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The Effect of Unilateral Spinal Anaesthesia and Psoas Compartment With Sciatic Block on the Postoperative Pain Management in Total Knee Artroplastic Surgery (NCT03021421)

Purpose: This prospective, randomised, controlled, single-blind, multicentre study was designed to investigate the effects of peripheral nerve block methods (applied using unilateral spinal anaesthesia [USA] on elderly patients scheduled to undergo total knee arthroplasty) on perioperative haemodynamic parameters and the postoperative analgesia period. Materials and Methods: Sixty patients in the American Society of Anesthesiologists (ASA) Physical Status II-III group were randomly divided into two groups. Spinal anaesthesia was performed in the USA group, in the lateral position through the intervertebral space, with 2 ml of hyperbaric bupivacaine (L4-L5 or L3-L4); 0.5% bupivacaine hydrochloride and 2% lidocaine were combined for the psoas compartment-sciatic (PCS) group, and the mixture was used for psoas compartment block (PCB) and sciatic nerve block. The haemodynamic parameters were recorded every 5 minutes until the end of the preoperative and perioperative operation periods and postoperative first analgesic application time.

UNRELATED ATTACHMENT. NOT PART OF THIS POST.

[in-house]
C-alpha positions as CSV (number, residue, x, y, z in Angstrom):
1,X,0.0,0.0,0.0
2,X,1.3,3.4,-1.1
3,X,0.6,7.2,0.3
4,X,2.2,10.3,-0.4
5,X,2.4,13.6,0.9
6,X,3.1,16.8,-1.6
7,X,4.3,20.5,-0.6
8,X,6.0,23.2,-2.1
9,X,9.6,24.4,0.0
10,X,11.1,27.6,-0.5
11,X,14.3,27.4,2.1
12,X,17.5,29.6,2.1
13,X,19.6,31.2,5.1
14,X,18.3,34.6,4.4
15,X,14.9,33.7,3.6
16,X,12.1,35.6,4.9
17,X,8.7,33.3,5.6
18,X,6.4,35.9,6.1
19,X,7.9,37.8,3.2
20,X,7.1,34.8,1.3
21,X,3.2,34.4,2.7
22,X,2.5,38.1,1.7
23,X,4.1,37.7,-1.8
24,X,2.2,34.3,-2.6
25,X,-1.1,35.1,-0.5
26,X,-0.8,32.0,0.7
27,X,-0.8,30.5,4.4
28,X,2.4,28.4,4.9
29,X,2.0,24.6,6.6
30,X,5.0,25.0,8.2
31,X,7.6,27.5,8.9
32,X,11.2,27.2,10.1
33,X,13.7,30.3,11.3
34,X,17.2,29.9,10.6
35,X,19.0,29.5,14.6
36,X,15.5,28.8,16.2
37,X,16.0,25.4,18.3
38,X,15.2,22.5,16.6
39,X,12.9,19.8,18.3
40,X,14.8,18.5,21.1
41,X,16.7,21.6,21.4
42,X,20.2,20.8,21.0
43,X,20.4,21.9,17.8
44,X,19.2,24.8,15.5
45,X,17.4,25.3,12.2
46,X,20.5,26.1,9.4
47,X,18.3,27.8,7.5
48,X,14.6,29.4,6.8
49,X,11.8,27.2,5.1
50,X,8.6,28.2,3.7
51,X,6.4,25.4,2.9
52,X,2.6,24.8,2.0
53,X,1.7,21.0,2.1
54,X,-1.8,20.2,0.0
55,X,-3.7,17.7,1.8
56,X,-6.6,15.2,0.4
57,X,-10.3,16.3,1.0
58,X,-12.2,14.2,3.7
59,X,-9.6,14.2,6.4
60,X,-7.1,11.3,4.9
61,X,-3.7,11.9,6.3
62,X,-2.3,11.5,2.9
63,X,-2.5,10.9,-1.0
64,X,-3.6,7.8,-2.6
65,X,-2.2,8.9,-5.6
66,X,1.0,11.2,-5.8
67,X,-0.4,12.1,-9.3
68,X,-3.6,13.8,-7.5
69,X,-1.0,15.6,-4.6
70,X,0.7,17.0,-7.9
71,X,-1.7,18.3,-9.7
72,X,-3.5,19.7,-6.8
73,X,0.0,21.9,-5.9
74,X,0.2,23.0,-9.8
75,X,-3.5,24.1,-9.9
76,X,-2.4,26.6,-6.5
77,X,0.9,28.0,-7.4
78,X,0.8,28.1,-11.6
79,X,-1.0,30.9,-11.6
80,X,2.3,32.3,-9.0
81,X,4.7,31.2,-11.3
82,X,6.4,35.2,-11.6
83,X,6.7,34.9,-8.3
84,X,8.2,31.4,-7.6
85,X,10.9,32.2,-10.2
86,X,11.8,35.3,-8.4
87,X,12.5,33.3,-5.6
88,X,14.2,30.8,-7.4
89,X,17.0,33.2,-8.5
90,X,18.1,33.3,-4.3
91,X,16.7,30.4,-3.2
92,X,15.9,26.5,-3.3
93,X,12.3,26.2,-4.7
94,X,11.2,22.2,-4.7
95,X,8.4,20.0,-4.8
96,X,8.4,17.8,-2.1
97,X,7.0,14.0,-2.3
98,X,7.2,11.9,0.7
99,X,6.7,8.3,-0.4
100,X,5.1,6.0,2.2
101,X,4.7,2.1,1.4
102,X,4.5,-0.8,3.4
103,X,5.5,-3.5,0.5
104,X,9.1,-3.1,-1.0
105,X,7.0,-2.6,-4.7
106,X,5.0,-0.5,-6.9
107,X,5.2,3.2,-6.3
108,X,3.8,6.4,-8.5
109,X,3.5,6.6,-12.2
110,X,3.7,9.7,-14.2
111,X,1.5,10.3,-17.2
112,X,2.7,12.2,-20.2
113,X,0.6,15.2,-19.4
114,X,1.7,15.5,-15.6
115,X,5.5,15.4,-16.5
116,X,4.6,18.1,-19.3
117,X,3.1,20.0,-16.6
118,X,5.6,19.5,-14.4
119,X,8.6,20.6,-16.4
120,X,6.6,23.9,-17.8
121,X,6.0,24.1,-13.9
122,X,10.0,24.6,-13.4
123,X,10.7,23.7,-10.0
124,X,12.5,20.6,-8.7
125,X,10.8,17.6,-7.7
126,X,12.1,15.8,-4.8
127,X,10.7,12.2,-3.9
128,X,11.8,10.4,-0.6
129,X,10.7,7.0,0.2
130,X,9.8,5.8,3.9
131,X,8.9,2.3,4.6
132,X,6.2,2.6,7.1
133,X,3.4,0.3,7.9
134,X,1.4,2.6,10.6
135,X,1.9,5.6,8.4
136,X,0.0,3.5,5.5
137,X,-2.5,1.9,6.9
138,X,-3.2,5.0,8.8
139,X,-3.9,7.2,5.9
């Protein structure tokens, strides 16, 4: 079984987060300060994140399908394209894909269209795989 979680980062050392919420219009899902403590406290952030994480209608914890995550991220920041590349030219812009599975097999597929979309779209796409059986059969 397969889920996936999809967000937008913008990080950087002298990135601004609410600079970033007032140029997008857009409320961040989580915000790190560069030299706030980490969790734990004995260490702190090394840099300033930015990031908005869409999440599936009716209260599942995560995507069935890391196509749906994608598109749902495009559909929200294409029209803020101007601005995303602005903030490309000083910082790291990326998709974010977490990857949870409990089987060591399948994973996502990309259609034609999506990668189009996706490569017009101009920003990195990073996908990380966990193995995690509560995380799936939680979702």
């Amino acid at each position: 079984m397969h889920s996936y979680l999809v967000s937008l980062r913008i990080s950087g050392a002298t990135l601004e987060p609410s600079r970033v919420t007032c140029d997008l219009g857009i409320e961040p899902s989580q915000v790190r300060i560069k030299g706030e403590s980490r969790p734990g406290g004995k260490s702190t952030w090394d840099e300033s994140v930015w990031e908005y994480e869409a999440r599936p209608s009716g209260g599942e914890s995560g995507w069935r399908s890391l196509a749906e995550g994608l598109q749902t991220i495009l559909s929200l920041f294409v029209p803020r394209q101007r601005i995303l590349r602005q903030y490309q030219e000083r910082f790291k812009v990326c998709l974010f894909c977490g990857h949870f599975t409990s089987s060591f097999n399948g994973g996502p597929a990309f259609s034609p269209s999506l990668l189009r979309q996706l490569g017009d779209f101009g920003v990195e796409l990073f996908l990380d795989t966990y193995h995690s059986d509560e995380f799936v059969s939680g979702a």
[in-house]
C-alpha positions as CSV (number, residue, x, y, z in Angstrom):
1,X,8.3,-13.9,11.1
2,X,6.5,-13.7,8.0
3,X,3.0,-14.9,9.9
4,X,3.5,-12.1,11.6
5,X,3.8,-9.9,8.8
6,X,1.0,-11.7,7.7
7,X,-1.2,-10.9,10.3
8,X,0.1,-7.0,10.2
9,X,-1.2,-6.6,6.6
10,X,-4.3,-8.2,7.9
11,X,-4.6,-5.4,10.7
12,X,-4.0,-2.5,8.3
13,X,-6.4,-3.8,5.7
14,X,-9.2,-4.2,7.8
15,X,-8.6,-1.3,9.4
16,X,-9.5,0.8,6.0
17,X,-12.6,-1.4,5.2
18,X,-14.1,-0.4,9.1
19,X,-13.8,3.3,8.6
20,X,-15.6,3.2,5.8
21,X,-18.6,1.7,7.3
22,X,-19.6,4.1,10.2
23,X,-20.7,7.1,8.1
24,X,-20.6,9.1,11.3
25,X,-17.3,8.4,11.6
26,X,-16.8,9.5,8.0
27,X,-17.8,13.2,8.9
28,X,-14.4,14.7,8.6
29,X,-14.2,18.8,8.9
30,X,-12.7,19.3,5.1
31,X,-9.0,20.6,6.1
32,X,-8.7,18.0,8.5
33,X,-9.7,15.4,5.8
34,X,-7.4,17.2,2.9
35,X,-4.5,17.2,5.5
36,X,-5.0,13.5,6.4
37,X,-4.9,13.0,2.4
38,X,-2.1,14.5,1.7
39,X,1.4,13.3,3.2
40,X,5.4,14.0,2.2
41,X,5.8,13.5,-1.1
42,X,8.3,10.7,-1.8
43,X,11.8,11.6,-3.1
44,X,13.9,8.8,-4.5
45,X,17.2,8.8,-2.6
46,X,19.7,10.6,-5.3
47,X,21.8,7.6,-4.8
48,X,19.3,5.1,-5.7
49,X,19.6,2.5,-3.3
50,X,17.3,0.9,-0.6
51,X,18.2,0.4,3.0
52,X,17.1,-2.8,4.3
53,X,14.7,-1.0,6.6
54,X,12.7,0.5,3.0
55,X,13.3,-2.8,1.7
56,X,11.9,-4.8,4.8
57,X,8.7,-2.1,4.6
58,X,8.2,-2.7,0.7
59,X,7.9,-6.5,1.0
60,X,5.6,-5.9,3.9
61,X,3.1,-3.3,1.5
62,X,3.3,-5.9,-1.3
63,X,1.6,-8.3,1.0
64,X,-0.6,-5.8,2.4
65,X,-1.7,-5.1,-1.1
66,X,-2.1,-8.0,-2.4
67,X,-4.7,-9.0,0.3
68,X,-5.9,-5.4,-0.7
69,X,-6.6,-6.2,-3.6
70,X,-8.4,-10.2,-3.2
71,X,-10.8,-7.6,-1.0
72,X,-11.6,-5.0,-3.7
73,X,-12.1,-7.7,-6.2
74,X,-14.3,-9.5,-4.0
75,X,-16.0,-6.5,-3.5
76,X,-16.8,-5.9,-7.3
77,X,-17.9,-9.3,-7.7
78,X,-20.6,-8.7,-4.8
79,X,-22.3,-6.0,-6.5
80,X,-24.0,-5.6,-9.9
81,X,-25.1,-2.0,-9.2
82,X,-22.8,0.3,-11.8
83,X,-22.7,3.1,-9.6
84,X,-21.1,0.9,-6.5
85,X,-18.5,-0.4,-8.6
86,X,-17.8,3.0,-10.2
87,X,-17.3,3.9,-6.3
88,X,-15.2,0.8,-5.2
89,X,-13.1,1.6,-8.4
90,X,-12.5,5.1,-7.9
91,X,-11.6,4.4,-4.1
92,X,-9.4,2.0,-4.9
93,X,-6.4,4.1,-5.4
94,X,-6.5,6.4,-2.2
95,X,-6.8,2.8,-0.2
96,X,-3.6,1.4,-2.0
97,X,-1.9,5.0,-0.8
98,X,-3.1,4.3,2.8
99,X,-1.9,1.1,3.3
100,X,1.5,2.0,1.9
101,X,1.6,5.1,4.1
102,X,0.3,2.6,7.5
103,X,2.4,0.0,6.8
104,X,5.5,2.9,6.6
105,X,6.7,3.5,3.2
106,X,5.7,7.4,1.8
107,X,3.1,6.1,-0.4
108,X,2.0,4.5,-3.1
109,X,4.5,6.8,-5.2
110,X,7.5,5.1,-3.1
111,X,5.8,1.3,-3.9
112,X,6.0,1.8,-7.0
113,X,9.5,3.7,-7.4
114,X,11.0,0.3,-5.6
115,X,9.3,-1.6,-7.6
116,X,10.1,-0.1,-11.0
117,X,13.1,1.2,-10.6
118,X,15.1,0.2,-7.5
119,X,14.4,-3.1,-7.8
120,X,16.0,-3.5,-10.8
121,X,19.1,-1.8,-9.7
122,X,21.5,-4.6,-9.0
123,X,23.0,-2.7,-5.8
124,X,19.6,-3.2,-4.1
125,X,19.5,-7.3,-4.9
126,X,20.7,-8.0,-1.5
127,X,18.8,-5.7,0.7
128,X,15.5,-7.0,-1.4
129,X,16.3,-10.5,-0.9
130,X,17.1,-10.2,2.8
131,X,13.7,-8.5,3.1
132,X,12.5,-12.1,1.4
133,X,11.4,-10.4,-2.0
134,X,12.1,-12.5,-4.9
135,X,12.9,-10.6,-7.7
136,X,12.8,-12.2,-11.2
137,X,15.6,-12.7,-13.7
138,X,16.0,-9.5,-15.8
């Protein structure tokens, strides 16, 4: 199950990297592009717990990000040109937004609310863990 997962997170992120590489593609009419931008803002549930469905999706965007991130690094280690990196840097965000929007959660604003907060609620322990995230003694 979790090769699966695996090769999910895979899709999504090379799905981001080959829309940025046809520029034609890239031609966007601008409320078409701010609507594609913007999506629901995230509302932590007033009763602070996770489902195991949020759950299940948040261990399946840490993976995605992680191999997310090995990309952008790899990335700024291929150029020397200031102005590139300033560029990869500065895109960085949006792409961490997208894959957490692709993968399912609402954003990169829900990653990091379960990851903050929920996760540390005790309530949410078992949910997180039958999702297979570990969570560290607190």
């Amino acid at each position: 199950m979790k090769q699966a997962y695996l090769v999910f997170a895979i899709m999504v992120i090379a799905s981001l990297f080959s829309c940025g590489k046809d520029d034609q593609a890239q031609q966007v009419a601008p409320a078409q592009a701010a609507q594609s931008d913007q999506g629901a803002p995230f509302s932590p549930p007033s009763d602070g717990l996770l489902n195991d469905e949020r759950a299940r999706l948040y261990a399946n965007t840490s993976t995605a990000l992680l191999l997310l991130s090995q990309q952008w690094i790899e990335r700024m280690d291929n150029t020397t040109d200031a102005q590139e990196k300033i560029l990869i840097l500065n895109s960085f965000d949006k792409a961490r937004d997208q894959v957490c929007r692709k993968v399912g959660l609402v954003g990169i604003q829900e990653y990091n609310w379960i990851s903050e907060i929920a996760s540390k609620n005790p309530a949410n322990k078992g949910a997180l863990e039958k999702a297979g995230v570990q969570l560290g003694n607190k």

• Procedure: intratechal (subarachnoidal )injection
    10 mg (2 cc) intrathecal single shot injection
    • Marcaine Spinal 0,5 % Heavy ampule
  • Procedure: lombar plexus and sciatic nerve injection
    USG -guided lumbar plexus visualised and 20 ml local anaesthetic mixture (15 cc %0,5 Bupivacaine Hydrochloride 5 cc and %2 Lidocaine 5 cc ) for lombar plexus single shot injection
    • Marcaine %0,5 20 cc flacon and Aritmal %2 ampule
Ages eligible for Study
50 Years to 80 Years
Genders eligible for Study
Accepts Healthy Volunteers
Inclusion Criteria:
  • Between 50-80 age patients who have gonarthrosis
Exclusion Criteria:
  • under 50 year
  • above 80 years
  • and who have local anaesthetic allergy